I have Olympics fatigue. If I see one more car commercial, I’m going to scream. And where is the footage of the Decathlon and Heptathlon? And why do women get “hept” and men get “dec” athlons? And why do beach volleyball playing women wear wedgie-bikinis?
I’m also thinking ‘bout Aly Raisman. Gymnast extraordinaire. The one right up there with Simone Biles, just under her on the podium, usually sporting silver to Simone Biles’s gold medal. Thinking about her parents. Have you all seen the footage of them watching her compete? It’s hilarious. It’s also so painfully relatable. Sports being a metaphor for life and all, that is parenting in the proverbial nutshell: You want to be there for every moment with your child, to support her, to root for her, to encourage her to go out there and take risks, but you suffer. Her parents looked like they were ill from strain. They were twisting around on their seats, especially Mama Raisman (actually Faber), who was weaving and wringing herself like a white flag of surrender hung out in a storm, battered by the wind, pelted by the rain, shredded and weathered by the seasons, but hanging. I totally related.
Well, what did you expect, Readers? I’m at a moment - that’s Moment with a capital-M. My elder will be leaving for college in nine days. It feels like the end of something. Even though I know we will see her again, it feels like a change. I remember when I left for college. I didn’t think it was really going to change things, but after the first summer, I never went home permanently. So I am having this Moment.
Another thing Aly Raisman has me thinking about is mudita, a Buddhist term interpreted as wishing well for others. Rejoicing in others’ good fortune. I think Aly Raisman has exhibited mudita towards Simone Biles, who is the only one on the US gymnastics team who performed better than her. Sure, maybe it’s easy for Aly Raisman to feel - or, let me be clear, appear to feel - happy about the little Tide Pod’s extraordinary accomplishments because her own have been quite amazing, too.
But I could see things turning dark for Aly Raisman. After all, this is her second or third Olympics, and she is in her prime, and here comes this first time Olympian with her unbeatable degrees of difficulty in her routines and her plethora of lucrative product endorsements (Tide, for example). Aly could go dark. She could go all, “Why me?” She could get all in her own face for not being just that tenth or two of a point better. She could wallow and wail about all her effort and being thwarted in her “quest for gold,” as I can just hear that suit-wearing Bob Costas saying.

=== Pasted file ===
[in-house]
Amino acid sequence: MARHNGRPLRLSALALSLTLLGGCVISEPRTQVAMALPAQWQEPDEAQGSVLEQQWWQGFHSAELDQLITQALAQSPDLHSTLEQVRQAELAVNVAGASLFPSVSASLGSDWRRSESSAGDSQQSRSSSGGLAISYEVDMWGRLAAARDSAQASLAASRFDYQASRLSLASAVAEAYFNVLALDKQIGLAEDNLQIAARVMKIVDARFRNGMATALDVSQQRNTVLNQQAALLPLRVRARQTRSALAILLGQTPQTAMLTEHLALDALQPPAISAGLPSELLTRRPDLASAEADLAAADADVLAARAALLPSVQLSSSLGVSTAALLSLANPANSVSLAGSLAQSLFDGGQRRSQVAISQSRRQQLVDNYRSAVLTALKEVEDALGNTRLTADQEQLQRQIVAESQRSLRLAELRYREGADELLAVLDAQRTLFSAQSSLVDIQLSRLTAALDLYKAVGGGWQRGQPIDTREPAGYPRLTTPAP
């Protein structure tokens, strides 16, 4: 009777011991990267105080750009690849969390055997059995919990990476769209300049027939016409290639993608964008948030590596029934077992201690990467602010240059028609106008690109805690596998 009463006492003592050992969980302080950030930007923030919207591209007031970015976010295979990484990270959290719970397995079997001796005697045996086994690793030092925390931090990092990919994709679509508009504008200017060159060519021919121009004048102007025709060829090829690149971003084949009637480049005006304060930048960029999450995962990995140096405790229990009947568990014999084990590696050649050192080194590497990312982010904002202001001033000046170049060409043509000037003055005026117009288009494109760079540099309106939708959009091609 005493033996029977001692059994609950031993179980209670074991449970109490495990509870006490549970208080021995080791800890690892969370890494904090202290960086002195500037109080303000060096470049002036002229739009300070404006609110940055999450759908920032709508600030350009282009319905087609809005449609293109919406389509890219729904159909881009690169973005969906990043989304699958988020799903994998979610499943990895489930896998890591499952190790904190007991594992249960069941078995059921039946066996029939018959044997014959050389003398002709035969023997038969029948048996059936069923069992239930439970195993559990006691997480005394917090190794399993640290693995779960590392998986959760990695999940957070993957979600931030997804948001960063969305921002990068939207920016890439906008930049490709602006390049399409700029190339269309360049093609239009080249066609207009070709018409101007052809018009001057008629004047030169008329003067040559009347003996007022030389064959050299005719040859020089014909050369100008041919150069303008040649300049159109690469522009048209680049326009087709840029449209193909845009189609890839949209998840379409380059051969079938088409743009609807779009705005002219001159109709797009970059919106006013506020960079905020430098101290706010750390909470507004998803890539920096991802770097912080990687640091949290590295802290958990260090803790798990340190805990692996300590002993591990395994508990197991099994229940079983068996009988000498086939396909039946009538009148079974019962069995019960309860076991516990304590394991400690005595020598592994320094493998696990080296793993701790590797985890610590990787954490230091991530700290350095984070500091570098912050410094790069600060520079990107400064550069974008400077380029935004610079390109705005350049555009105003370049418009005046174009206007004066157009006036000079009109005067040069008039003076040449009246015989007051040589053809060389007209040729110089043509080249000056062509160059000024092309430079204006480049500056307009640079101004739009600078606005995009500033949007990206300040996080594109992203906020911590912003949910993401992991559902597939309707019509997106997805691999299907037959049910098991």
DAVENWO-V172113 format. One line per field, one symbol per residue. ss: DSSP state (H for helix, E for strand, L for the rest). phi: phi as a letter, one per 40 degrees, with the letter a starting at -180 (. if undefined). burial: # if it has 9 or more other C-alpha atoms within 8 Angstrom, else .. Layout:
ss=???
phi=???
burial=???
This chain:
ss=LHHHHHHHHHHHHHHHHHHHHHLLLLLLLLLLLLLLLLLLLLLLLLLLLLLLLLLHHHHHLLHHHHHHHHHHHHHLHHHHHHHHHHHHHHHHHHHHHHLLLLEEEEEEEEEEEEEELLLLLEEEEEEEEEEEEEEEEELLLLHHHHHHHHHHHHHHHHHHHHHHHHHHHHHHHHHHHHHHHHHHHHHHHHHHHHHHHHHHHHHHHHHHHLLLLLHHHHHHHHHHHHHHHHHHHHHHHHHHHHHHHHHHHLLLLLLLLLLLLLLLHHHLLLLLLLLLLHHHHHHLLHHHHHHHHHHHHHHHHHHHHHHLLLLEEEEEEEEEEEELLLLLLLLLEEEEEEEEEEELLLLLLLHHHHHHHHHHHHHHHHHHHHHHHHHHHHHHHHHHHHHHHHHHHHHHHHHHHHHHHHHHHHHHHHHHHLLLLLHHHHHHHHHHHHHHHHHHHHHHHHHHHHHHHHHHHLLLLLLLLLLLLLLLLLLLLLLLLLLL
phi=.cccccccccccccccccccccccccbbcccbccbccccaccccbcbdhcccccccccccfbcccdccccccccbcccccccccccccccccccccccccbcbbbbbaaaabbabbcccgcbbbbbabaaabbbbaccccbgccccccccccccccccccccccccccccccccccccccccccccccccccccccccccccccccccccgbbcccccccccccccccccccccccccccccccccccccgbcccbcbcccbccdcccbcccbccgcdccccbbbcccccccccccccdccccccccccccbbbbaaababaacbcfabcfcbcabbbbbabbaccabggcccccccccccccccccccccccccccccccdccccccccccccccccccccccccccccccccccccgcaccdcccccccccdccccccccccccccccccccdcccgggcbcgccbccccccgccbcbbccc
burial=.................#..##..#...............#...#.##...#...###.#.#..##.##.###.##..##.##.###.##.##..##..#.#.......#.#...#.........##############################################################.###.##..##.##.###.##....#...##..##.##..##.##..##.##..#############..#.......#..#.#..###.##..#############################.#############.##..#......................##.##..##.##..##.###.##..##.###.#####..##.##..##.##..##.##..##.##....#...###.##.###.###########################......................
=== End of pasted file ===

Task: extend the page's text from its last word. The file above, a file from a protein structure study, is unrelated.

But she does not appear to be at all frustrated. She appears supportive and encouraging and - dare I say it - proud of her teammate. She seems not to take losing personally, as indicative of something she lacks, but rather to see Simone Biles’s success as reflecting on Simone and not on her. She doesn’t seem to be zero-sum about things, even though there is a zero-sum quality to a competition. The gymnast seems to feel comfortable with herself.
Earlier today I was talking to a friend who said, “I’m thinking about being okay in the moment and okay with what I’ve done.” Good idea.
When you can do that, you can have mudita for your teammates. When you can do that, you can say you have done the best you could for your soon-to-be 18-year-old-college-first-year child. When you are happy with who you are and what you’ve done in the moment, you have succeeded.
So my Moment requires preparing for change. Change is constant, as they say, and yet I've always approached change like a maniac holding onto a slender tree trunk caught in a flash flood. That is, I try to avoid it. Well, that's where I am. I'm experiencing that and trying to be okay with it. Being present is one of the elements of my scaffolding of success, and right now, that's my focus. I'm feeling a bit like Mama Raisman (actually Faber) looks while her daughter performs. So be it. I'm hanging in there. It's what's required of me right now. I'm kind of okay in a difficult moment, and when I look at my daughter, of whom I'm so very proud, I'm okay with what I've done.
And yes, I would like a gold medal.